The Humberside Police force is under pressure.

It has been quick to defend itself in the wake of a damning report which has identified failings in many areas of its work.

An inspection carried out by Her Majesty’s Inspectorate of Constabulary (HMIC) in June 2015 identified many issues of concern.

It revealed a high percentage of 101 calls were going unanswered, and that just 17 per cent of crimes committed in the region ended up in court. Far from a picture of effective policing across our region.

Chief Constable Justin Curran has insisted that the picture is now much different.

She says the report has given a ‘misleading’ overview of the work of the force, insisting that changes made over the past five months have led to big improvements. She insists the public has never been at risk, despite inspectors’ concerns.

However, so stark were the failings identified, the Chief Constable may find it hard to convince the general public that such improvements have been made so quickly. They don’t judge on words, they judge on actions, results, and facts.

The facts are that of 66,363 crimes recorded in 2014-15, just 11,721 resulted in either charges or court summons, according to figures from the Office for National Statistics (ONS). A total of 46 per cent of crimes reported saw investigations closed without a suspect being identified.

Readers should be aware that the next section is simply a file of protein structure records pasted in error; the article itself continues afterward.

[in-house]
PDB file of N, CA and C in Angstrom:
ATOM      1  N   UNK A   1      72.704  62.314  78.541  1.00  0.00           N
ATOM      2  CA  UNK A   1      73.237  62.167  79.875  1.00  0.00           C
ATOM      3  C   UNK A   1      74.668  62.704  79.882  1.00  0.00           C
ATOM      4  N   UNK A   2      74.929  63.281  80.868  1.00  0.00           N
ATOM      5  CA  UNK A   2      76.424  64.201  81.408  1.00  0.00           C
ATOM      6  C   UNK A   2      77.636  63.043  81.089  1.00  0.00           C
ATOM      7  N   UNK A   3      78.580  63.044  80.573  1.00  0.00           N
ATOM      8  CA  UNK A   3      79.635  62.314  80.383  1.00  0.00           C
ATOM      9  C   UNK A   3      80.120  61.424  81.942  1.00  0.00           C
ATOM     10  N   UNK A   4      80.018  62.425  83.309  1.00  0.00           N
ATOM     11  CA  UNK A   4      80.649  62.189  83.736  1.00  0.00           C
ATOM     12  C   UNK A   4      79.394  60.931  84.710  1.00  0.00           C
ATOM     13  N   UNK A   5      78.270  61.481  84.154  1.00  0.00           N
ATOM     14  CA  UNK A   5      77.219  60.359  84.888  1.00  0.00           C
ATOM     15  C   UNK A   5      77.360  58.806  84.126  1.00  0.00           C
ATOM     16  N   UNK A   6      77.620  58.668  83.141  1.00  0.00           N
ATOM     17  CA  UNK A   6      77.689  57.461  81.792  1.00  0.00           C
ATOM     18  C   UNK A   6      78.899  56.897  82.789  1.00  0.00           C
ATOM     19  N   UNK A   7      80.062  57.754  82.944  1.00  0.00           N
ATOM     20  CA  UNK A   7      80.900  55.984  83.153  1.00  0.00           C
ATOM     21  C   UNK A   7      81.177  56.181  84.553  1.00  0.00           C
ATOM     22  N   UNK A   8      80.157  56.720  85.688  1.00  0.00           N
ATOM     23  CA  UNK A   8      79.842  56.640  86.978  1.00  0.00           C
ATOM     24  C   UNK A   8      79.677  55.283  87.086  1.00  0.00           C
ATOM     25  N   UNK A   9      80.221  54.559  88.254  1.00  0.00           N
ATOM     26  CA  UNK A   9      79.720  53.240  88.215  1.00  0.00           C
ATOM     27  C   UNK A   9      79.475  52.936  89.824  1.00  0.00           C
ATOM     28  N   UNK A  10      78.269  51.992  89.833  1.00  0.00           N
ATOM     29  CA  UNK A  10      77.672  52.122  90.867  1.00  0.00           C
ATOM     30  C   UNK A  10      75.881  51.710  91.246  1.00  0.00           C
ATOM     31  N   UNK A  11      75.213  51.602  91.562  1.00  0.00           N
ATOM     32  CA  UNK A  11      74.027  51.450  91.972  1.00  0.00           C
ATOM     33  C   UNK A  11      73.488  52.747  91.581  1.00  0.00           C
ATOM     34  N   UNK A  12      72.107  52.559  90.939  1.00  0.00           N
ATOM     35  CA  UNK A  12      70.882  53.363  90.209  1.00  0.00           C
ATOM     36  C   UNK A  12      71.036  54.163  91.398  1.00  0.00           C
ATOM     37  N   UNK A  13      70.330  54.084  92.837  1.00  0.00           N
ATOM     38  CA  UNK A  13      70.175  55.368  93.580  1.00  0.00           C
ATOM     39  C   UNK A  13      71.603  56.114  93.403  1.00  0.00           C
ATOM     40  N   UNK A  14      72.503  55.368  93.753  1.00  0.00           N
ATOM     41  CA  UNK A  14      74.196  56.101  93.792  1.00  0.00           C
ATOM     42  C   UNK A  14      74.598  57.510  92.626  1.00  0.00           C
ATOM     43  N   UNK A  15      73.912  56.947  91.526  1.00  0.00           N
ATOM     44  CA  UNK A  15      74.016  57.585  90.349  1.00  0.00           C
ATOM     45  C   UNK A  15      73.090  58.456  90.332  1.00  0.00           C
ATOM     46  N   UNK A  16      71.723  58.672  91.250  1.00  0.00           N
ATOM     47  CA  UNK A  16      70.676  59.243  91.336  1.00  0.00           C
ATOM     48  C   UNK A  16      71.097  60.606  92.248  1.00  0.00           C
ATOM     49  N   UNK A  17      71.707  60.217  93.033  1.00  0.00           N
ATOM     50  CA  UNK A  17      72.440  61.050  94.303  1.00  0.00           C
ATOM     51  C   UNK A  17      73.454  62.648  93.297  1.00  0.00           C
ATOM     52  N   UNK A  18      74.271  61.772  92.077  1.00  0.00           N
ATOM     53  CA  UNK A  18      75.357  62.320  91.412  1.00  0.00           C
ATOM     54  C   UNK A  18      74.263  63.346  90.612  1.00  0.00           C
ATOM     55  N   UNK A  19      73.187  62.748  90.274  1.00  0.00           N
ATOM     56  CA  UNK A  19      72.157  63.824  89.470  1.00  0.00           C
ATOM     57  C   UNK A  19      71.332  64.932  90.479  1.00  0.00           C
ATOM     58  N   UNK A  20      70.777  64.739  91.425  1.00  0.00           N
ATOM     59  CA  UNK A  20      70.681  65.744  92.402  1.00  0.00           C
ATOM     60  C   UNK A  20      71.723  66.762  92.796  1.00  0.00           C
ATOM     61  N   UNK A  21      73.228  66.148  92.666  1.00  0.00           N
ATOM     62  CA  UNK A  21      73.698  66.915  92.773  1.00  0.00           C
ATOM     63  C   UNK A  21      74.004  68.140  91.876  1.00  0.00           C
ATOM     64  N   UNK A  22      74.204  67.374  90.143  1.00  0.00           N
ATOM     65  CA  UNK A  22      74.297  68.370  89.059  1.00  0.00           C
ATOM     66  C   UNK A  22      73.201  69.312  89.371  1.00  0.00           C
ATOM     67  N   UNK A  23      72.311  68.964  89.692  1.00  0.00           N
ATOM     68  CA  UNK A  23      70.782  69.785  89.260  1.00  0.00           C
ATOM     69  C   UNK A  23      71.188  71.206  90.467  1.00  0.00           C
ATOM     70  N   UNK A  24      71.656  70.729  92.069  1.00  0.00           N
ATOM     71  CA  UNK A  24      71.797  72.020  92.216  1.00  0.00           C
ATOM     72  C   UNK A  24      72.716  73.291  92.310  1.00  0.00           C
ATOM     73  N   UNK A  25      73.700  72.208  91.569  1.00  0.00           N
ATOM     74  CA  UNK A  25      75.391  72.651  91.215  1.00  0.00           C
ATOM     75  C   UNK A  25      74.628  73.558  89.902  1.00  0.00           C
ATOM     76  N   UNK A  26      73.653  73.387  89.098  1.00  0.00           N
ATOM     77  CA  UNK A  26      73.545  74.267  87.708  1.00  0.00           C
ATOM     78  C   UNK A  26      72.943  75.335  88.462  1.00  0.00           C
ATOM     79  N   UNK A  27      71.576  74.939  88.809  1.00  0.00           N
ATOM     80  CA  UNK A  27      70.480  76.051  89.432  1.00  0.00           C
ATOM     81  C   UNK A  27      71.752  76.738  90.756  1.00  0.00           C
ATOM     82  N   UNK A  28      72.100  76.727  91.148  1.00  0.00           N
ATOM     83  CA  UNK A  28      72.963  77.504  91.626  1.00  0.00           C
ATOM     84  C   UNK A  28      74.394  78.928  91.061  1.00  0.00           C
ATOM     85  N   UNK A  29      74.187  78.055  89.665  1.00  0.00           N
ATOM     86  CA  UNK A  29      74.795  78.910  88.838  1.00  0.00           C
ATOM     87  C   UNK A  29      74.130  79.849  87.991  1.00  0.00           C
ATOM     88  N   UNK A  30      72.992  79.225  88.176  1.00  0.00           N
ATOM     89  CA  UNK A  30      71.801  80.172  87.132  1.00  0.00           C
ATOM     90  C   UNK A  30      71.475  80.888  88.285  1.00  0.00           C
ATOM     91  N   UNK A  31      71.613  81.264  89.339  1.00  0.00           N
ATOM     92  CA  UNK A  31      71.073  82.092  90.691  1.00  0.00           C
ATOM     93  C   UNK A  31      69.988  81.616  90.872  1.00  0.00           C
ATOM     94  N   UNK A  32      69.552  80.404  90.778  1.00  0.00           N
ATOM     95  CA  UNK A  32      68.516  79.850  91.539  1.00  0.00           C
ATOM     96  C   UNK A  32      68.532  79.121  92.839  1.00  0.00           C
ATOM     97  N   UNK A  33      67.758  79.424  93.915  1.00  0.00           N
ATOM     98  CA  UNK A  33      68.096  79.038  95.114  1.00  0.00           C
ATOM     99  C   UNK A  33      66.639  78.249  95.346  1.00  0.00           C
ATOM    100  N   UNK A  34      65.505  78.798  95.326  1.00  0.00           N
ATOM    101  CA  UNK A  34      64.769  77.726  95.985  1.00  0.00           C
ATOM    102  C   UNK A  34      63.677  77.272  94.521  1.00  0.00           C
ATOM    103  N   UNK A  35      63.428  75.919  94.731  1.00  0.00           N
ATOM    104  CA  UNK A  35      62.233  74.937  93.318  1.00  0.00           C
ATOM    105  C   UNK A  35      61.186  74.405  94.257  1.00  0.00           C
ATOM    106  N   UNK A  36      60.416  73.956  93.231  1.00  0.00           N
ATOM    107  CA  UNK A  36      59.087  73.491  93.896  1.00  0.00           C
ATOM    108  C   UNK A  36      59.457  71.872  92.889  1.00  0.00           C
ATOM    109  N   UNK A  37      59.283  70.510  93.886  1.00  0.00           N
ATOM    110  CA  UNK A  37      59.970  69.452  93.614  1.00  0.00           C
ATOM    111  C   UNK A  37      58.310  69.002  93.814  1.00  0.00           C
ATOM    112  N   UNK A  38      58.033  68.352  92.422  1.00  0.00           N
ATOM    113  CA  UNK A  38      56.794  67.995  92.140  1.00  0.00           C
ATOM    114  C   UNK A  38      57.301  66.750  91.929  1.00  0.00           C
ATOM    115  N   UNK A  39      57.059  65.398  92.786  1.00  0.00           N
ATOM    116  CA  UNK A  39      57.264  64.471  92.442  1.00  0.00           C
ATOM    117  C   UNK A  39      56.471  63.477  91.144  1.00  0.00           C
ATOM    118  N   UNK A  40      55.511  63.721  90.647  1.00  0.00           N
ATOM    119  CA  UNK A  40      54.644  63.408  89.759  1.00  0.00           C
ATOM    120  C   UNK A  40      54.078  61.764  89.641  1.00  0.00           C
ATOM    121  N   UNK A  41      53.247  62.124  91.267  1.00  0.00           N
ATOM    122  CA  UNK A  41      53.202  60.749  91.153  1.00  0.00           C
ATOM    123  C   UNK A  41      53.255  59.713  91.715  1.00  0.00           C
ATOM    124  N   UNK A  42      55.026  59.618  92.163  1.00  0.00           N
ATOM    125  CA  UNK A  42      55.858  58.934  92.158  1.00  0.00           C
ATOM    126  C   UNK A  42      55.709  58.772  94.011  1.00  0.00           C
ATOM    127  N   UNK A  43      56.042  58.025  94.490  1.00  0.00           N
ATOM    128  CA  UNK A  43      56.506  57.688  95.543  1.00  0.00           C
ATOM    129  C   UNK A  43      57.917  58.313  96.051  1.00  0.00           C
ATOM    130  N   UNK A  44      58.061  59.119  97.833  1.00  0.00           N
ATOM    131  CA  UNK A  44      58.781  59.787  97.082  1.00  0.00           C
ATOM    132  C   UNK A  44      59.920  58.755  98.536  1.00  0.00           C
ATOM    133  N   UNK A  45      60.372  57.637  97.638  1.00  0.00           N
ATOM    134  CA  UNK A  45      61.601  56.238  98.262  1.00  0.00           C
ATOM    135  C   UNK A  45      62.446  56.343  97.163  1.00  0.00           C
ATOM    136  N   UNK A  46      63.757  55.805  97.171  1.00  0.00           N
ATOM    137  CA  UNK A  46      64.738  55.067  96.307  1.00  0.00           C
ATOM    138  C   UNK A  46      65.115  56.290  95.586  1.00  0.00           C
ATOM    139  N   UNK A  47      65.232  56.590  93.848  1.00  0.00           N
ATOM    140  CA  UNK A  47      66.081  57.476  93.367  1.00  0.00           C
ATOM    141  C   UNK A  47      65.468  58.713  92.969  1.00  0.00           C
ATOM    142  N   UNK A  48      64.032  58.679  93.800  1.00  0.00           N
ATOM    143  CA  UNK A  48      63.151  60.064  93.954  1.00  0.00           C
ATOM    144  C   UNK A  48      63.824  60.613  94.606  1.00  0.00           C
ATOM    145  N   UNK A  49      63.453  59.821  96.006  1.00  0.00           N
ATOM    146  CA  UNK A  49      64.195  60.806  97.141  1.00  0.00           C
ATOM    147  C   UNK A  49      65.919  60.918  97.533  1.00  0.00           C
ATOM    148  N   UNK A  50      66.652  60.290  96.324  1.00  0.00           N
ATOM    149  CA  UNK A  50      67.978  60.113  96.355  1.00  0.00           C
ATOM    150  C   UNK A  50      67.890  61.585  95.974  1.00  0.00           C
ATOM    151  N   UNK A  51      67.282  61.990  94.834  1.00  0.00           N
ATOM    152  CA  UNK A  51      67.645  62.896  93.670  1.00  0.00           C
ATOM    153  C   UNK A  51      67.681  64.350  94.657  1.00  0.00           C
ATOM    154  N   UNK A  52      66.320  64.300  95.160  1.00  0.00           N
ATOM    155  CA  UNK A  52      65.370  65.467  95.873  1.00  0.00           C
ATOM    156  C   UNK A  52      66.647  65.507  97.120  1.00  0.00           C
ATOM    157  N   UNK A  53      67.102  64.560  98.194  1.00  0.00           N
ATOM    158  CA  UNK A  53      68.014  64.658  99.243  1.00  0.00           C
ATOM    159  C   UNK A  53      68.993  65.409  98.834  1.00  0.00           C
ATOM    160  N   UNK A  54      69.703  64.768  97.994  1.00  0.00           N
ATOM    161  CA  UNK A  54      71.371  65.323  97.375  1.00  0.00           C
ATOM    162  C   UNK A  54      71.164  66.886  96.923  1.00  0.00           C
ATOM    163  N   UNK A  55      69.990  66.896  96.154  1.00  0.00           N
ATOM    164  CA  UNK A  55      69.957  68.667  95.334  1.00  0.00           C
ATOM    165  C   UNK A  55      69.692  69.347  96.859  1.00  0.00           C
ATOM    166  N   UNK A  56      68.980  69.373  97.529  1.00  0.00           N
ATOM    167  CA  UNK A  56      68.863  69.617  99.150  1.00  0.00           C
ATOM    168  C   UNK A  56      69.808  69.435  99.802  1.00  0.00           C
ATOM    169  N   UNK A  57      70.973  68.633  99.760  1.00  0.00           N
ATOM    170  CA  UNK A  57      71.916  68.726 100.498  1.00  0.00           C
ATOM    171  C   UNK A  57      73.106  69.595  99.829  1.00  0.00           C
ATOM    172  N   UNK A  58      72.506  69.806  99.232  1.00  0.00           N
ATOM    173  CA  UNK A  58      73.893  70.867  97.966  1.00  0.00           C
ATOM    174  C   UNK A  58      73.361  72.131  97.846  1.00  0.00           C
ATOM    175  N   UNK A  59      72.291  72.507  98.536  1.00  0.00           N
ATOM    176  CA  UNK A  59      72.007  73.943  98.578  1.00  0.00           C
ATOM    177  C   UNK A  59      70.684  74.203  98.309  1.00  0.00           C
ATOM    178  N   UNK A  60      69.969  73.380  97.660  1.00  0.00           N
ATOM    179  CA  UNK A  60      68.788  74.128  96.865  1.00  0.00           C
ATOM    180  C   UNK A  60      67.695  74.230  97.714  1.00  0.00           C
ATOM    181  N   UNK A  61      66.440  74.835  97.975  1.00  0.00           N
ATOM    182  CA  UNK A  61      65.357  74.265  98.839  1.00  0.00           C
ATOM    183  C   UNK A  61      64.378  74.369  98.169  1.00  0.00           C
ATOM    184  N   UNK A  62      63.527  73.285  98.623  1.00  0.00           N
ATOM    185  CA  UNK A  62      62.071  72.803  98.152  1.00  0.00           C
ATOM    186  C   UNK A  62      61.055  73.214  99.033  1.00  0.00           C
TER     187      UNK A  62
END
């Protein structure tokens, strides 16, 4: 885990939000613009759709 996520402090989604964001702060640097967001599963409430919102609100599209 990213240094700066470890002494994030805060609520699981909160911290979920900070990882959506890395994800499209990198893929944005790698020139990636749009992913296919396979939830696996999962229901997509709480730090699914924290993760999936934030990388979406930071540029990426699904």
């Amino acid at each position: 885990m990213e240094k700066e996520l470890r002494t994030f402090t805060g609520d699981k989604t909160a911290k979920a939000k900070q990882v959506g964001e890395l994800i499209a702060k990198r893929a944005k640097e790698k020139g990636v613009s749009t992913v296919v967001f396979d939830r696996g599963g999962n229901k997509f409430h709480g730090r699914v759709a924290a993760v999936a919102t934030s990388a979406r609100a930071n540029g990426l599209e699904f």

Not having enough patrols at peak times in busy areas, and fewer patrols available to attend incidents due to the its “double crew” policy (where two officers are sent to every police incident when not always necessary) were identified as possible reasons for the ‘inadequate’ level of policing.

So, what happens next?

Without doubt, the pressure is on – both internally and externally, for the force to solve more crimes.

Public confidence will only lift if we are told more people are being caught, prosecuted and suitably punished for crimes committed.

However, that thirst to improve such statistics must not in any way impact on the fair treatment of law-abiding members of the public, and that must be a key message set out from the Chief Constable herself. This can’t become simply about arresting more people, it has to be about arresting the right people.

In my work as a specialist in handling complaints against the police at Hudgell Solicitors, I have handled many cases in which the police have been forced to compensate people who they have wrongfully arrested or detained in the thirst to solve a crime.

Procedures and protocols are at times not followed – and on occasions arrests have been made on assumption. This leads to mistakes being made which can seriously damage the lives of those wrongly accused.

Without doubt, policing can be a very difficult and challenging job, at every level, and this report has highlighted how organisation throughout a police force impacts on its ability to successfully police the streets.

It is good to hear changes have been made since the inspection was carried out in summer, and hopefully, by the next time we learn of an inspection, we’ll have evidence of improvements in service, and of more crimes being correctly investigated and solved.